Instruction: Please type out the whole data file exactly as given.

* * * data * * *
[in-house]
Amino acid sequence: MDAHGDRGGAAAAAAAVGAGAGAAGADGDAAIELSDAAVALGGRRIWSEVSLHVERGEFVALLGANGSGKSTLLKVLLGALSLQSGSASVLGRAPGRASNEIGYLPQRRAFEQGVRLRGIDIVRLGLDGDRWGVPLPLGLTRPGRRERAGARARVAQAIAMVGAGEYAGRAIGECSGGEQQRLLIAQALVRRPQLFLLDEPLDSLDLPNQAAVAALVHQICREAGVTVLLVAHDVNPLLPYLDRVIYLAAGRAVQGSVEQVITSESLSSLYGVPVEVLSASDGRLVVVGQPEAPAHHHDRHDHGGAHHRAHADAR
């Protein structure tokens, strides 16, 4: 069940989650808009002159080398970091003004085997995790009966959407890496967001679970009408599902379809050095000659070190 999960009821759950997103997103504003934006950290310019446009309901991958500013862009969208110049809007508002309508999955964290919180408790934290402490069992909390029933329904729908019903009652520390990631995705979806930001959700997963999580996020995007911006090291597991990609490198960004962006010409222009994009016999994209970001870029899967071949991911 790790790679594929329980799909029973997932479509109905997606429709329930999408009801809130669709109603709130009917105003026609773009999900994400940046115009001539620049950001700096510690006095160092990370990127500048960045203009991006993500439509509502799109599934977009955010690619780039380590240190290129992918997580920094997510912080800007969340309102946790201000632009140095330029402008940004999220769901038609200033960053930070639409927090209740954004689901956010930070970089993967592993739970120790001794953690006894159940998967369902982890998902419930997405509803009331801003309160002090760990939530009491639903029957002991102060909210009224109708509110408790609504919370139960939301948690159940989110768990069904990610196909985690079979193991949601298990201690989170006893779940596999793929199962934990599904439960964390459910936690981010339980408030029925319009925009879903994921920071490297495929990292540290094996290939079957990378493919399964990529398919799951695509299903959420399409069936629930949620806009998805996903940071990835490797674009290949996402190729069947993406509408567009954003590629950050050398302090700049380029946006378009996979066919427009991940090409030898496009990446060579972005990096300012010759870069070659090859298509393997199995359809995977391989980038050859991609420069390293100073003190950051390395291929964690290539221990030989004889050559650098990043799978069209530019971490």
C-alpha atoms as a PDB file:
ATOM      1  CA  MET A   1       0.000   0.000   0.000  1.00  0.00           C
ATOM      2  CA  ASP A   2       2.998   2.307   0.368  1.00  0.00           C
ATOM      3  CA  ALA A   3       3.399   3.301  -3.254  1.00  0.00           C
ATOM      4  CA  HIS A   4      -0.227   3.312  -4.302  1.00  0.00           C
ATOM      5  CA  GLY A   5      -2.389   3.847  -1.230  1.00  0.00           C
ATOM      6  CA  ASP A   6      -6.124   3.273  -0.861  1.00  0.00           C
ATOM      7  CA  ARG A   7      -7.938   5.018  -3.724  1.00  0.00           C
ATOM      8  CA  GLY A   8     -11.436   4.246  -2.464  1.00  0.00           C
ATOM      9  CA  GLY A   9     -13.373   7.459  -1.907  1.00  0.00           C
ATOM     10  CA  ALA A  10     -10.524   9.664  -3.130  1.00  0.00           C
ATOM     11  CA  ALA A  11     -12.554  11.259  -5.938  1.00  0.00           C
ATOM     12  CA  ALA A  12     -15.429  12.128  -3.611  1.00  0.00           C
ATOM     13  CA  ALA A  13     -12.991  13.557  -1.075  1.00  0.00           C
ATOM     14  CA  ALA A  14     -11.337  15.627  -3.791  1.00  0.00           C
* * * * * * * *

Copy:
[in-house]
Amino acid sequence: MDAHGDRGGAAAAAAAVGAGAGAAGADGDAAIELSDAAVALGGRRIWSEVSLHVERGEFVALLGANGSGKSTLLKVLLGALSLQSGSASVLGRAPGRASNEIGYLPQRRAFEQGVRLRGIDIVRLGLDGDRWGVPLPLGLTRPGRRERAGARARVAQAIAMVGAGEYAGRAIGECSGGEQQRLLIAQALVRRPQLFLLDEPLDSLDLPNQAAVAALVHQICREAGVTVLLVAHDVNPLLPYLDRVIYLAAGRAVQGSVEQVITSESLSSLYGVPVEVLSASDGRLVVVGQPEAPAHHHDRHDHGGAHHRAHADAR
């Protein structure tokens, strides 16, 4: 069940989650808009002159080398970091003004085997995790009966959407890496967001679970009408599902379809050095000659070190 999960009821759950997103997103504003934006950290310019446009309901991958500013862009969208110049809007508002309508999955964290919180408790934290402490069992909390029933329904729908019903009652520390990631995705979806930001959700997963999580996020995007911006090291597991990609490198960004962006010409222009994009016999994209970001870029899967071949991911 790790790679594929329980799909029973997932479509109905997606429709329930999408009801809130669709109603709130009917105003026609773009999900994400940046115009001539620049950001700096510690006095160092990370990127500048960045203009991006993500439509509502799109599934977009955010690619780039380590240190290129992918997580920094997510912080800007969340309102946790201000632009140095330029402008940004999220769901038609200033960053930070639409927090209740954004689901956010930070970089993967592993739970120790001794953690006894159940998967369902982890998902419930997405509803009331801003309160002090760990939530009491639903029957002991102060909210009224109708509110408790609504919370139960939301948690159940989110768990069904990610196909985690079979193991949601298990201690989170006893779940596999793929199962934990599904439960964390459910936690981010339980408030029925319009925009879903994921920071490297495929990292540290094996290939079957990378493919399964990529398919799951695509299903959420399409069936629930949620806009998805996903940071990835490797674009290949996402190729069947993406509408567009954003590629950050050398302090700049380029946006378009996979066919427009991940090409030898496009990446060579972005990096300012010759870069070659090859298509393997199995359809995977391989980038050859991609420069390293100073003190950051390395291929964690290539221990030989004889050559650098990043799978069209530019971490």
C-alpha atoms as a PDB file:
ATOM      1  CA  MET A   1       0.000   0.000   0.000  1.00  0.00           C
ATOM      2  CA  ASP A   2       2.998   2.307   0.368  1.00  0.00           C
ATOM      3  CA  ALA A   3       3.399   3.301  -3.254  1.00  0.00           C
ATOM      4  CA  HIS A   4      -0.227   3.312  -4.302  1.00  0.00           C
ATOM      5  CA  GLY A   5      -2.389   3.847  -1.230  1.00  0.00           C
ATOM      6  CA  ASP A   6      -6.124   3.273  -0.861  1.00  0.00           C
ATOM      7  CA  ARG A   7      -7.938   5.018  -3.724  1.00  0.00           C
ATOM      8  CA  GLY A   8     -11.436   4.246  -2.464  1.00  0.00           C
ATOM      9  CA  GLY A   9     -13.373   7.459  -1.907  1.00  0.00           C
ATOM     10  CA  ALA A  10     -10.524   9.664  -3.130  1.00  0.00           C
ATOM     11  CA  ALA A  11     -12.554  11.259  -5.938  1.00  0.00           C
ATOM     12  CA  ALA A  12     -15.429  12.128  -3.611  1.00  0.00           C
ATOM     13  CA  ALA A  13     -12.991  13.557  -1.075  1.00  0.00           C
ATOM     14  CA  ALA A  14     -11.337  15.627  -3.791  1.00  0.00           C